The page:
How and Why to Increase Neighborhood Access with Pay for Success

How and Why to Increase Neighborhood Access with Pay for Success
Dan Rinzler, Philip Tegeler, Mary Cunningham, Craig Pollack
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Families with housing assistance face numerous barriers to living in low-poverty neighborhoods. Housing mobility programs reduce these barriers through services, information, and counseling – including engaging landlords and housing authorities. Yet effective mobility programs can be challenging to fund. Using real data from a Baltimore mobility program and a hypothetical Pay for Success scenario, the working paper “Leveraging the Power of Place: Using Pay for Success to Support Housing Mobility” shows how to fund mobility programs by using upfront private investors and a public end payer to capture long-term health savings. Pay for Success offers promise for mobility programs in part because it may enable agencies with missions outside of housing to pay back investors when programs successfully deliver on promised outcomes, rather than assuming the risk of paying upfront.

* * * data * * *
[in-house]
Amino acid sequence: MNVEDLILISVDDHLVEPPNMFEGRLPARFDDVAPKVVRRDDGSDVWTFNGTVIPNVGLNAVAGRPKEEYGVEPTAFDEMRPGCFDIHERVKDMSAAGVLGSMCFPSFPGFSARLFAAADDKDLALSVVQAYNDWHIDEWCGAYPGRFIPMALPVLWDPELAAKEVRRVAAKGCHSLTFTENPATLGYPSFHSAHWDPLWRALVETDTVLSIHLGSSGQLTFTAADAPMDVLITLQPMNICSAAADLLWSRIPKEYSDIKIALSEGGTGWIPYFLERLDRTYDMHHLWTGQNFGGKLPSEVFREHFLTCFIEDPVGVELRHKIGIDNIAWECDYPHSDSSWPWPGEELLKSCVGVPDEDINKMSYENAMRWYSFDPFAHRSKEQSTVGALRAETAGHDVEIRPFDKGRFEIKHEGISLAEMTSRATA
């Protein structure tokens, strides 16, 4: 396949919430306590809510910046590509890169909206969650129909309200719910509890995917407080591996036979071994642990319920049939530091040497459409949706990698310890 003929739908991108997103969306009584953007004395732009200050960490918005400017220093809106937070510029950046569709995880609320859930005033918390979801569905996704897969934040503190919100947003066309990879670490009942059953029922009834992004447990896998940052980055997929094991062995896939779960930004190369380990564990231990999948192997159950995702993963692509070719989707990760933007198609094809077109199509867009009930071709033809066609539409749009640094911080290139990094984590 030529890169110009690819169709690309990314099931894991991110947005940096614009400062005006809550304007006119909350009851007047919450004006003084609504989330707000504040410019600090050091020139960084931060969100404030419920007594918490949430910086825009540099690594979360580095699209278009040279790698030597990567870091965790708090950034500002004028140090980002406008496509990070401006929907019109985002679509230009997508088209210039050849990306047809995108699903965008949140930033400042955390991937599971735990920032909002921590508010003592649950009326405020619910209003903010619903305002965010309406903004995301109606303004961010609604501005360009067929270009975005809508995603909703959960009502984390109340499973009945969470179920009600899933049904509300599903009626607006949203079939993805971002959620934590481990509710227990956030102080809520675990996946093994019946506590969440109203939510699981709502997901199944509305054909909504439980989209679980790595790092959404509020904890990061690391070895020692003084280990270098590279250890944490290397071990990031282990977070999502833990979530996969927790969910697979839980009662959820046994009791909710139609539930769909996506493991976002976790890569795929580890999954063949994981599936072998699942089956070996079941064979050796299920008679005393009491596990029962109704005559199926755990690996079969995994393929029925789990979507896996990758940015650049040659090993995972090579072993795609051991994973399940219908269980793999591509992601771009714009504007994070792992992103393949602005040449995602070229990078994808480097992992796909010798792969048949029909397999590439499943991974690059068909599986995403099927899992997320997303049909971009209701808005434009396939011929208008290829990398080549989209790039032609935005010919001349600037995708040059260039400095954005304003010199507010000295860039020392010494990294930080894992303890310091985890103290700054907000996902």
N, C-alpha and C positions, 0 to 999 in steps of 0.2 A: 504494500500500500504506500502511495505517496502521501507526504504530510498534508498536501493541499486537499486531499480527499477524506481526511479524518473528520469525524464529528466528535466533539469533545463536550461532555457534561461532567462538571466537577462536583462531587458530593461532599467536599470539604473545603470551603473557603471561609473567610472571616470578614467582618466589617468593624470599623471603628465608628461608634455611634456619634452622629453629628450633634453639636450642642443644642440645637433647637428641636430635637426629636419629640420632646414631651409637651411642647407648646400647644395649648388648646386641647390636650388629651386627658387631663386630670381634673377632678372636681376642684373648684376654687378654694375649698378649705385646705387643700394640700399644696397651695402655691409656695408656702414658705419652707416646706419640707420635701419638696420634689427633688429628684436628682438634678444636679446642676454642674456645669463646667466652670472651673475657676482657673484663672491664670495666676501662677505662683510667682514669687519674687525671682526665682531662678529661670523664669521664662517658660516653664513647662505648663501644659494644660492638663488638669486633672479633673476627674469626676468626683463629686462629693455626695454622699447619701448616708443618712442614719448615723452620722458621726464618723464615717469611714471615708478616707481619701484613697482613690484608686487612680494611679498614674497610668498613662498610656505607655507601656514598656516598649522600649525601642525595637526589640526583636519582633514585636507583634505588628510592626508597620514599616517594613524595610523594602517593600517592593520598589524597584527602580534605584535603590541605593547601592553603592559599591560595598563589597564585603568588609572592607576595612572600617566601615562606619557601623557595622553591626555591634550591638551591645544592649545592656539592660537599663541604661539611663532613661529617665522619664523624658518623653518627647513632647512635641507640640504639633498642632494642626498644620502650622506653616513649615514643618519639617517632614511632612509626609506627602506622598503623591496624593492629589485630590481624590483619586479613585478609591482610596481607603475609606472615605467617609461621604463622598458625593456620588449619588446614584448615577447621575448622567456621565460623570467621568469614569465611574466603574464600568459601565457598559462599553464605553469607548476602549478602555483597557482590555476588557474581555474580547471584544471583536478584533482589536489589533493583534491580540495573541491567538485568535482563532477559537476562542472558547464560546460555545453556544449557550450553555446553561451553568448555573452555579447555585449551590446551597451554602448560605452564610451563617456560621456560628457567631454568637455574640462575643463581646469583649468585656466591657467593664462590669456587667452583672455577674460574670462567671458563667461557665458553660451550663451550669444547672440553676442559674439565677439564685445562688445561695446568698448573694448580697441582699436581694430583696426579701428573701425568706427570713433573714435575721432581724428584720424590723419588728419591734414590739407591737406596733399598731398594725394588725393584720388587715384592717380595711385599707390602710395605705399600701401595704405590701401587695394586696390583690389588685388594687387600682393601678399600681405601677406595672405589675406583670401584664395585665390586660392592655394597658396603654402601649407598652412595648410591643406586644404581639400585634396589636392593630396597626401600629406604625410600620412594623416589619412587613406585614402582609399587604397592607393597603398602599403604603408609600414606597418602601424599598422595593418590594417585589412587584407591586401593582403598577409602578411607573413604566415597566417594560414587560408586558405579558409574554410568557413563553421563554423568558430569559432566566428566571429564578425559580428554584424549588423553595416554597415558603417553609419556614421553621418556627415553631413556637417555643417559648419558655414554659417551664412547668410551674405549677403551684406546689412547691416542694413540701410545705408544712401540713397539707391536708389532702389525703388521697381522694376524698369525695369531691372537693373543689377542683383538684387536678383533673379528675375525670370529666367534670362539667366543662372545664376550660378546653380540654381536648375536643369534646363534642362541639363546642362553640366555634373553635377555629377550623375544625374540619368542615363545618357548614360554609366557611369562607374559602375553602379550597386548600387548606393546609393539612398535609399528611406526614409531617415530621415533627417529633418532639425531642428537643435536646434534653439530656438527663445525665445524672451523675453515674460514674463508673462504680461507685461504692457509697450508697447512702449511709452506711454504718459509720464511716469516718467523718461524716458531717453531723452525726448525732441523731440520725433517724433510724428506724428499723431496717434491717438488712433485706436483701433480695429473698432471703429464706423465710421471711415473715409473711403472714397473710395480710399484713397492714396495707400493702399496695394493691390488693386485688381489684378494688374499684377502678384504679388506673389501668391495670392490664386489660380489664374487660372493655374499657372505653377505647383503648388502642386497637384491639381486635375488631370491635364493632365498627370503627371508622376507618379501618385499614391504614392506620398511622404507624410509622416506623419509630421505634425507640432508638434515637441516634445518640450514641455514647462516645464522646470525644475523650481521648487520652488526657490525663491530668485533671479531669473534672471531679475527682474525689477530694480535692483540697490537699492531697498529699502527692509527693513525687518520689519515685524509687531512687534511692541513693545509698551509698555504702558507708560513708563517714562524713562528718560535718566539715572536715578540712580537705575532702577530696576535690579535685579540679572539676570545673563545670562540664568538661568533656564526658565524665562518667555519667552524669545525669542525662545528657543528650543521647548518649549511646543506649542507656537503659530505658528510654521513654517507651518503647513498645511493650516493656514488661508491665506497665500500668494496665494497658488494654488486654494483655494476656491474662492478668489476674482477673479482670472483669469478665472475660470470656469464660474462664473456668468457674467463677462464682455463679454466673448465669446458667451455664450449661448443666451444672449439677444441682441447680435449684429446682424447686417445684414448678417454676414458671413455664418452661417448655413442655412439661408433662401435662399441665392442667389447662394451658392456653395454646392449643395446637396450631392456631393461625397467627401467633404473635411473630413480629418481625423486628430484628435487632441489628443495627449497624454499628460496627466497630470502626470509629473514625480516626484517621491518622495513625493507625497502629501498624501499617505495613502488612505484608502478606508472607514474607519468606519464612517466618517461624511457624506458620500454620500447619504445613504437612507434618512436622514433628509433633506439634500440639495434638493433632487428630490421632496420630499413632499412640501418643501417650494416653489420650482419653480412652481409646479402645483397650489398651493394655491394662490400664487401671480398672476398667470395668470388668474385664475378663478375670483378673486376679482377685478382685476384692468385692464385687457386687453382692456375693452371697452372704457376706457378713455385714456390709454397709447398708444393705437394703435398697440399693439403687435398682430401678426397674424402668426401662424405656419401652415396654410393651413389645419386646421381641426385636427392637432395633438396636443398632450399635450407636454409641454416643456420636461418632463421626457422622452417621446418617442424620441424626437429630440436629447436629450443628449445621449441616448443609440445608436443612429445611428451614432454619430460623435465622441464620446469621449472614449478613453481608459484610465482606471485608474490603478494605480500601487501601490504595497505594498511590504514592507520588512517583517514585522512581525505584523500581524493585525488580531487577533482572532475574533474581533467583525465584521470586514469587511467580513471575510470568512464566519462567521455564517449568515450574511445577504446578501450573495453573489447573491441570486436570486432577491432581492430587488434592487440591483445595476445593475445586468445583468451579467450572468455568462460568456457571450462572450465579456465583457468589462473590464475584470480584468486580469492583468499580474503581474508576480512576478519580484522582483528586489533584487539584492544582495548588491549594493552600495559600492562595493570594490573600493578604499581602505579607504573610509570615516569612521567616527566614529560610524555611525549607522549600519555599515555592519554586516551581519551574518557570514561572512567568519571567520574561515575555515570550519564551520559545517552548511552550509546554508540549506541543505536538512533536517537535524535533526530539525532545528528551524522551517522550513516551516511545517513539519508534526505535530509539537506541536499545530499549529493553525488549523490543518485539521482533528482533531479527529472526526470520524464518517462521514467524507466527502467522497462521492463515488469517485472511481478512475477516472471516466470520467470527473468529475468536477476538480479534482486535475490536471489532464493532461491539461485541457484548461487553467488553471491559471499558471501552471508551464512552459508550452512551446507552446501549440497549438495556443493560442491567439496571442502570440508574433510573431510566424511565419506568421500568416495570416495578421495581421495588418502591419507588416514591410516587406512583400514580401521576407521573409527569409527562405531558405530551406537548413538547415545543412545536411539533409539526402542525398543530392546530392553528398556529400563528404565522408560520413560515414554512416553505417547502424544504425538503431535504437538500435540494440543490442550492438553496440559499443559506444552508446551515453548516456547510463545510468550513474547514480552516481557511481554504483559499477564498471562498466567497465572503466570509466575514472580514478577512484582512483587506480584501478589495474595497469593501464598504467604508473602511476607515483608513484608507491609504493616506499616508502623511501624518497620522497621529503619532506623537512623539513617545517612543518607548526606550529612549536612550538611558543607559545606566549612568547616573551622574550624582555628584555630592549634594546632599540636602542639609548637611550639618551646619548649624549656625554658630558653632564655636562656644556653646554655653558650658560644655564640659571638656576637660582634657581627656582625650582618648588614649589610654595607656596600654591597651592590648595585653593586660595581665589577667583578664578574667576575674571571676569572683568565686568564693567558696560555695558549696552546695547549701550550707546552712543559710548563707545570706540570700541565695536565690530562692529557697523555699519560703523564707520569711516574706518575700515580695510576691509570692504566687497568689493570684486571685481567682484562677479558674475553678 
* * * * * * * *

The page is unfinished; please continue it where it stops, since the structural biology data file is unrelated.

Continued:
• Total ten-year program costs per family that moves: $5,572 (Rationale: $3,235 cost per family for initial move, per Baltimore data, plus followup costs and counseling for subsequent moves)
  • Direct annual per-person medical cost of diabetes: $6,000 (Rationale: Conservative reduction from the American Diabetes Association estimates to account for undiagnosed cases or younger patients)
  • Diabetes and obesity rates drop by year ten in response to moving to a lower-poverty neighborhood. (Rationale: MTO dose-response model)
  • Four scenarios test the impact of gradual health benefits that begin at different points in time (immediately, at year 1, year 3, and year 5).
  • Although additional benefits may be expected from moving to a low-poverty neighborhood, the model only monetizes the direct health savings from reductions in adult diabetes and obesity.

Projected results:

  • If health benefits begin immediately, the program breaks even in year 8 and has an internal rate of return of 10.5%.
  • If health benefits begin at year 1, the program breaks even in year 9 and has an internal rate of return of 7.7%.
  • The year 3 and year 5 scenarios break even in year 10. The internal rate of return for the year 3 scenario is 4.0%. For the year 5 scenario, it is 0.5%.

To assist early adopters, the paper concludes with a model Pay for Success program structure and ideas for end payers from the public, private, and philanthropic sectors.